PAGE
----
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Statements consisting only of original research should be removed. June Learn how and when to remove this template message "Ammunition" boots worn by a soldier of the Army Air Corps Ammunition boots, also known as Boots, ankle, General Service BGS , were the standard footwear for the British Army from the late s until the late s. Ammunition boots were unlined ankle- boots with leather laces, iron heel-plate and toe-plate , and an iron-studded leather sole.
The vamp front and quarters sides were often made of a contrasting type of leather than the toe case toe cap and counter heel cap , one made of "pebble-grained" dimpled leather and the other of smooth leather. They were designed to be hard-wearing and long-lasting rather than comfortable. The hobnail -studded soles made a loud crunching sound when the wearer was marching, earning them the nickname "crunchies".
Soldiers were issued two pairs of boots, both made with a brown finish that had to be polished black. There was a brief period to where they were issued one pair that was hand-polished in black for parade and drill and one pair finished in raw brown hide for fatigue duty and field service.
World War I forced the reversion to brown leather boots for Other Ranks but polished black boots were still worn by some individuals or units out of habit.
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Officers, who purchased their own uniforms, were still required to wear polished brown boots and matching leather Sam Browne belt with their field service uniform, marking them apart from their men. The later Boots, General Service adopted in were issued from the factory in black leather. Patterns[ edit ] The original Pattern was made from to During the Second Boer War , civilian manufacturers made a series of variants on the Pattern due to differing manufacturing techniques like machine-sewn uppers or glued-on outer soles.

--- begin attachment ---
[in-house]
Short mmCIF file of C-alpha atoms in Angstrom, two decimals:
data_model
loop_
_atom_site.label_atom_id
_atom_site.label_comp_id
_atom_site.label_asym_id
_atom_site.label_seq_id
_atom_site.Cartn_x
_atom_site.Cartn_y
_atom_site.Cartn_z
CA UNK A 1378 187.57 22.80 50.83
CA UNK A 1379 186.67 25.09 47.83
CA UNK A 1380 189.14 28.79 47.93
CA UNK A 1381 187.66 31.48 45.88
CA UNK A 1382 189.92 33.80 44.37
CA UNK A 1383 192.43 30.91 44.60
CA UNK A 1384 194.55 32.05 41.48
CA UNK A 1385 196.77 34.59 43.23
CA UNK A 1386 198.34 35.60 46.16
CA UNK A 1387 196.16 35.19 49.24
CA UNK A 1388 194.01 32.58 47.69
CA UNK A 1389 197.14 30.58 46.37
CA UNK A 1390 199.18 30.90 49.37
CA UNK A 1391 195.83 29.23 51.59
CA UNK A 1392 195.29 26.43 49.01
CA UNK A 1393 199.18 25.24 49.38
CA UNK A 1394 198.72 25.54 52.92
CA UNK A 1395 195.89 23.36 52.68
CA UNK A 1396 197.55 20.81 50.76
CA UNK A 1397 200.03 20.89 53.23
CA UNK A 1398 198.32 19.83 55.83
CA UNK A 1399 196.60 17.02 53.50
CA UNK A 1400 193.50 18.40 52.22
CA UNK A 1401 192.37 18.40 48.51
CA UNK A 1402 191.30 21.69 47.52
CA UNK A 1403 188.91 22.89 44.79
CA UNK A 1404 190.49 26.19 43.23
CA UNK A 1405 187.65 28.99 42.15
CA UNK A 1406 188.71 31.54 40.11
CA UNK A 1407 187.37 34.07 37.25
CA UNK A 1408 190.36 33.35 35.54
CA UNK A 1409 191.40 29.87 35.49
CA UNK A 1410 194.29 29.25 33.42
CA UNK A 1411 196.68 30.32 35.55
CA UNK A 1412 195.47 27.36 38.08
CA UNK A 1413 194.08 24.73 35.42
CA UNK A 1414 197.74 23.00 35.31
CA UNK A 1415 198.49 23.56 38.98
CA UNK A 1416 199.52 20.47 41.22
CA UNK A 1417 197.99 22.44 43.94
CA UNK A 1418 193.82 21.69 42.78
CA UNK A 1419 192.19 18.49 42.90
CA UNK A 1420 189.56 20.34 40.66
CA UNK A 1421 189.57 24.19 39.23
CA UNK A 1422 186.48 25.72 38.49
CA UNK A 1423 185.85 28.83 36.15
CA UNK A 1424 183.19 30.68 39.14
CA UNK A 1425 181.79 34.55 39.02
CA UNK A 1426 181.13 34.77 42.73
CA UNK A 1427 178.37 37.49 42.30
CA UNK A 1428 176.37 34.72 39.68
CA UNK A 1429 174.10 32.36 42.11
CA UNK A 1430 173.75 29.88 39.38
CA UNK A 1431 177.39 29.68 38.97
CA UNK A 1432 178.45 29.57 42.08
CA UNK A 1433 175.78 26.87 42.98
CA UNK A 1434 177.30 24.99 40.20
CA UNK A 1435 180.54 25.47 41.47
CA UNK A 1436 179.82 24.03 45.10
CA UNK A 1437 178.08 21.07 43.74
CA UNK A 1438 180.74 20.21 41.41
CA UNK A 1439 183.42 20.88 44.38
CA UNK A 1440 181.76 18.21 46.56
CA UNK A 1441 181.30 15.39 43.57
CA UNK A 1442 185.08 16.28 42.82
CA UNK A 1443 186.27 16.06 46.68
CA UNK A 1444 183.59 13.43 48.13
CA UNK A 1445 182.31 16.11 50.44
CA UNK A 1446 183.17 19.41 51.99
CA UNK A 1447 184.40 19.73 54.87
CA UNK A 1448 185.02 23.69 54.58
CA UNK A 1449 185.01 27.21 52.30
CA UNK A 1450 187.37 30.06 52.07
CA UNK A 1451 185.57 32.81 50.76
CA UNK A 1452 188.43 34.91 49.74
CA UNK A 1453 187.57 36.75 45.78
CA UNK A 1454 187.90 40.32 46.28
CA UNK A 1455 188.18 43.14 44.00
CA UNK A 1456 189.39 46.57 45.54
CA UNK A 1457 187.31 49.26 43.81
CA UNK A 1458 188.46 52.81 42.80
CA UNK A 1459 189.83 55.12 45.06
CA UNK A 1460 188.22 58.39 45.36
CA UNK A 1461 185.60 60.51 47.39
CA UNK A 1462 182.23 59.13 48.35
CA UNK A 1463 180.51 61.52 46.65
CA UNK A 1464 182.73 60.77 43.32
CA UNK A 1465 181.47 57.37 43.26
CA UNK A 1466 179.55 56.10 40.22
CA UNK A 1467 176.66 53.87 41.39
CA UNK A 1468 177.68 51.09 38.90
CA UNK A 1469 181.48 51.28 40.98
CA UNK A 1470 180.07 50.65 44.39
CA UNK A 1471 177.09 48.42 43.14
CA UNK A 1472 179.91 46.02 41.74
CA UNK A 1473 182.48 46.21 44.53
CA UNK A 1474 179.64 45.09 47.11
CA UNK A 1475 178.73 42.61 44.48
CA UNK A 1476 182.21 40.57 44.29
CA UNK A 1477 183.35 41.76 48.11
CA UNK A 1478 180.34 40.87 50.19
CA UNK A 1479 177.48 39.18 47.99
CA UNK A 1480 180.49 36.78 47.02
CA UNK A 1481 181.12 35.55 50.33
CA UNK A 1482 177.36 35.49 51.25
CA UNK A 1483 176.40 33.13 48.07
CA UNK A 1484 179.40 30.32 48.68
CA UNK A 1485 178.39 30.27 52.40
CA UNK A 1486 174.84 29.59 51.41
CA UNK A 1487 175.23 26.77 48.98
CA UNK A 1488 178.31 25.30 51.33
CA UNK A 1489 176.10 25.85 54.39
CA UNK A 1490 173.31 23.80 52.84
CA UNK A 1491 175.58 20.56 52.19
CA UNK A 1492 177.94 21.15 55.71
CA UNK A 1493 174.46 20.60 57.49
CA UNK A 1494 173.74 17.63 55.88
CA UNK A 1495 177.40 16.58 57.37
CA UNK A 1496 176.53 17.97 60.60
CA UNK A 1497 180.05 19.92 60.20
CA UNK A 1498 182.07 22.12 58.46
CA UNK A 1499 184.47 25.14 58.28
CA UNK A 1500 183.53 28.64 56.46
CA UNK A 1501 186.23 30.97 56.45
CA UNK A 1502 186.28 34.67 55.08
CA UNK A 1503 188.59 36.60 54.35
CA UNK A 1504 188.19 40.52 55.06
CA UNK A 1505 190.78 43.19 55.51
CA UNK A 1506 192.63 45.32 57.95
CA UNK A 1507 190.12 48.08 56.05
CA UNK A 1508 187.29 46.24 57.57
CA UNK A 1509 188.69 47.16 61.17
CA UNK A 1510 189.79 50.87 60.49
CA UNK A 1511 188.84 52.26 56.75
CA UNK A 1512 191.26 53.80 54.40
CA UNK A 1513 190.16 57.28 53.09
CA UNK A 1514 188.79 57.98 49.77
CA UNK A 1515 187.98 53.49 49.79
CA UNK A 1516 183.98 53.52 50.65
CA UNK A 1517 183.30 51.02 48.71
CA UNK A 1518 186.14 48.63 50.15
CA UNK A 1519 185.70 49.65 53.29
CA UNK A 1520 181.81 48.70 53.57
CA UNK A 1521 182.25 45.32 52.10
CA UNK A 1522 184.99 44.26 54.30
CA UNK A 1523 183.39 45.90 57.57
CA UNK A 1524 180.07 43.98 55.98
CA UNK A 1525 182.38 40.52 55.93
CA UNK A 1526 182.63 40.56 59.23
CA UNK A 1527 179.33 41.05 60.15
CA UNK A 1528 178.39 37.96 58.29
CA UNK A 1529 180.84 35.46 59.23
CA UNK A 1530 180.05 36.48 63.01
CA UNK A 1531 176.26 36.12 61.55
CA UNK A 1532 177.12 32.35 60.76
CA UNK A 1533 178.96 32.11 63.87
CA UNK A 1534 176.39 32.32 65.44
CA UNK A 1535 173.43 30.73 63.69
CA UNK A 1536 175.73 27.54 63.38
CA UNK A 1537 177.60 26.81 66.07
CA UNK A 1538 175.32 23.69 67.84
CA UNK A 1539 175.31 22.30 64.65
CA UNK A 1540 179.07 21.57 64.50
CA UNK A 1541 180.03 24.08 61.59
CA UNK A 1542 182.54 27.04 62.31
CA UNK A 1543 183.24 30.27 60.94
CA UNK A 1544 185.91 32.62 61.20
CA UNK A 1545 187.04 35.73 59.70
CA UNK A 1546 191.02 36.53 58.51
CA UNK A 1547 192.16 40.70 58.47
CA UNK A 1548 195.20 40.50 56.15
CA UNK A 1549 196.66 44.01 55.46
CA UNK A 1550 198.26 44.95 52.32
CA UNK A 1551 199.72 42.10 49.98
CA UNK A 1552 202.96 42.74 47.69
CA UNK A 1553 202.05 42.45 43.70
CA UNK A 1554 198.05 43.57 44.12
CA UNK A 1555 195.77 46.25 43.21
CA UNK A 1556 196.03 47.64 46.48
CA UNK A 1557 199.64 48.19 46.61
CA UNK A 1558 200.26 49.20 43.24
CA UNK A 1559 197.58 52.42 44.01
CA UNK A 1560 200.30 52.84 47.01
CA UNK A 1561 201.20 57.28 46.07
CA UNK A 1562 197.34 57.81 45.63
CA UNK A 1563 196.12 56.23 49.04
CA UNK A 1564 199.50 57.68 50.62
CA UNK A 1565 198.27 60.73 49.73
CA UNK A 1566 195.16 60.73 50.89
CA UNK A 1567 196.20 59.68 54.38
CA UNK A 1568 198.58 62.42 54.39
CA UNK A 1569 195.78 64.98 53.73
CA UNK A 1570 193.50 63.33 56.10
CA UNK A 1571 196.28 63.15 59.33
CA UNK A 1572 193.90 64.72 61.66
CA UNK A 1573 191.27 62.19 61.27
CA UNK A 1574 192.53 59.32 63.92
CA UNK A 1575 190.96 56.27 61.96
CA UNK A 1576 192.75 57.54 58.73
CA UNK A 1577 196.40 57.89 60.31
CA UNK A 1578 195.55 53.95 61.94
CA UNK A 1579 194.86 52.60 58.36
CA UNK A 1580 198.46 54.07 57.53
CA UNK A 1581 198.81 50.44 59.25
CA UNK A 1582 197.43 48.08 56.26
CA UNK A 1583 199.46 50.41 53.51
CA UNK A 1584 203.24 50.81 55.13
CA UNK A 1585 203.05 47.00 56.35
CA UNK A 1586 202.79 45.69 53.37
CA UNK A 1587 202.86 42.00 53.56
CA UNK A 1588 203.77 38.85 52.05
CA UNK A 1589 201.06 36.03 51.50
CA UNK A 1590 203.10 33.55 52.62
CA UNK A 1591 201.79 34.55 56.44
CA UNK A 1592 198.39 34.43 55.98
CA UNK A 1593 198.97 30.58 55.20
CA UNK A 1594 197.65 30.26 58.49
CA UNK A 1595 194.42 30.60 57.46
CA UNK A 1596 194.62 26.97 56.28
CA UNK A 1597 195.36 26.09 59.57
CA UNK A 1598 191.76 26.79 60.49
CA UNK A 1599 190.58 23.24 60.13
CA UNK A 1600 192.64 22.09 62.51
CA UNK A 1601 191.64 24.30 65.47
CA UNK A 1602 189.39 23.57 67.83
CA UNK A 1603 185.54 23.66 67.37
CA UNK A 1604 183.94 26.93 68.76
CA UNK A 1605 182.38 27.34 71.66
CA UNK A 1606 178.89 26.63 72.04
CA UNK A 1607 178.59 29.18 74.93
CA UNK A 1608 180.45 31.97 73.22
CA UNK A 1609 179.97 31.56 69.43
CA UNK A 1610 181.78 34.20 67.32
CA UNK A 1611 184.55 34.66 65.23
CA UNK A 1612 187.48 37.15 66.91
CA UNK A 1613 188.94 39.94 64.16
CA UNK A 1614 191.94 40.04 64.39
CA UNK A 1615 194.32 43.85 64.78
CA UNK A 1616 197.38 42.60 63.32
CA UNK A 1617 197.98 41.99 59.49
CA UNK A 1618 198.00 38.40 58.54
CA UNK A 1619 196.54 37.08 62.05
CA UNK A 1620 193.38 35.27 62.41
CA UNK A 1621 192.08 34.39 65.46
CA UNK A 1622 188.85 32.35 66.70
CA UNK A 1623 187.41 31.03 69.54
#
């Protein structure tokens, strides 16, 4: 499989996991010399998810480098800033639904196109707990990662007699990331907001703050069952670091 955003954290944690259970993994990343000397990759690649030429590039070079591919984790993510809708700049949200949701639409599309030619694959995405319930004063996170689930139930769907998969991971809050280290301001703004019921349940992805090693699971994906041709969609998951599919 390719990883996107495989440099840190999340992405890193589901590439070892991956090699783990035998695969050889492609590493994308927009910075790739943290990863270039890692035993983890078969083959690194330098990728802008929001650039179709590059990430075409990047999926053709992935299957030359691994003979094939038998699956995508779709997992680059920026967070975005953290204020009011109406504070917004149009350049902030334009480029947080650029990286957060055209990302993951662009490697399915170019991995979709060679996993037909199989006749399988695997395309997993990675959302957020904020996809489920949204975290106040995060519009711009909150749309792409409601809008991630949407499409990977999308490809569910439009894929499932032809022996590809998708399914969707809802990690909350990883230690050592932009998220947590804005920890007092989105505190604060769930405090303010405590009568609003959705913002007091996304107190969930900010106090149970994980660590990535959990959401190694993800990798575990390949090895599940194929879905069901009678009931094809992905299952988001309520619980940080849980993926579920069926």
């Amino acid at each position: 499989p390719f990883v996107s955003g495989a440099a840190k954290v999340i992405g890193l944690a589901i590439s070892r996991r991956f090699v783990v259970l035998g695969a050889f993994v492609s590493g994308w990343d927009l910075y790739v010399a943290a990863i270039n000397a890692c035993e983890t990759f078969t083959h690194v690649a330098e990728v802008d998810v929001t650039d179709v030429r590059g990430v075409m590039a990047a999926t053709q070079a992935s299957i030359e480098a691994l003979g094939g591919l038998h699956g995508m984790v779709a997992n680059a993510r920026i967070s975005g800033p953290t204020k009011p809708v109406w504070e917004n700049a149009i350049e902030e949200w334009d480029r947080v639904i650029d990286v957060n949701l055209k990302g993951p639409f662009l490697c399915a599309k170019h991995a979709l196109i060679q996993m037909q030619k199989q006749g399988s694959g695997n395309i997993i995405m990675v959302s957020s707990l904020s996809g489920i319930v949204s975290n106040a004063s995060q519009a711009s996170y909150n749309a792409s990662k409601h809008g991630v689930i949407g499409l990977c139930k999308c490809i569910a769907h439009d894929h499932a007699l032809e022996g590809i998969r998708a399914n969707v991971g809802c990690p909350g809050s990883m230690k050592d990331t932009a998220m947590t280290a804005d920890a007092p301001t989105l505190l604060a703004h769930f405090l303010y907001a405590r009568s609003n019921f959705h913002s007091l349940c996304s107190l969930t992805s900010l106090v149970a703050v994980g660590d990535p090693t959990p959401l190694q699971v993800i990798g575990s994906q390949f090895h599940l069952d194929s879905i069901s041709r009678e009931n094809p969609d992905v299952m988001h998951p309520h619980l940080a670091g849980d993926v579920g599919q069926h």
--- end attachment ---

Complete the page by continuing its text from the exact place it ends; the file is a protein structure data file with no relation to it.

These were declared obsolete in as they were not of uniform appearance and did not wear well. An improved i pattern was adopted from to It was temporarily replaced by the similar and patterns from to while they did research for a replacement boot. By , the "B" series was begun, consisting chiefly of the "B2" and "B5".
It was a pattern of ammunition boot with woven cotton laces, a plain-leather counter, and lacked the leather toe cap. It was created to save leather and increase production.
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To reinforce the boot and increase wear the B2 series had a horizontal seam between the parts of the upper and the "B5" series had rivets between the vamp and quarters.
In , the post-war pattern came into service. It had a "clump sole" one-piece sole and heel , smooth leather vamp and quarters, and pebbled-leather counter and toe-cap. It came in brown leather, but was polished black. It came in brown leather and had 25 hobnails. In , the later Pattern boot, the BGS, was similar except it came in black leather.
Variant Patterns[ edit ] Vehicle drivers wore boots without hobnails because they would damage the pedals and create sparks.
This was extended to armored vehicle crews in the Royal Tank Regiment and Reconnaissance Corps in , as well as to the crews of waterborne craft of the Royal Army Service Corps in This was to avoid creating sparks near flammable or explosive stores like gunpowder or gasoline.
Commandos were issued them to make it easier for them to move silently. As an economy measure the number of hobnails were reduced in April, to 15 hobnails, later reduced to 13 hobnails in September, The boots were the focus of much drill and attention. Achieving a high polish was often the aim and required hours of "bulling" vigorous polishing until it achieved a deep sheen.
Experienced soldiers would "burn-down" the dimpled surface of the boots with beeswax and a heated spoon to make them smooth and easier to shine. Ammo boots were replaced by directly moulded sole boots DMS boots in These were identical to ammo boots save for having a rubber sole and heel. Guards Regiments however still wear the highly polished Ammunition Boots on parade.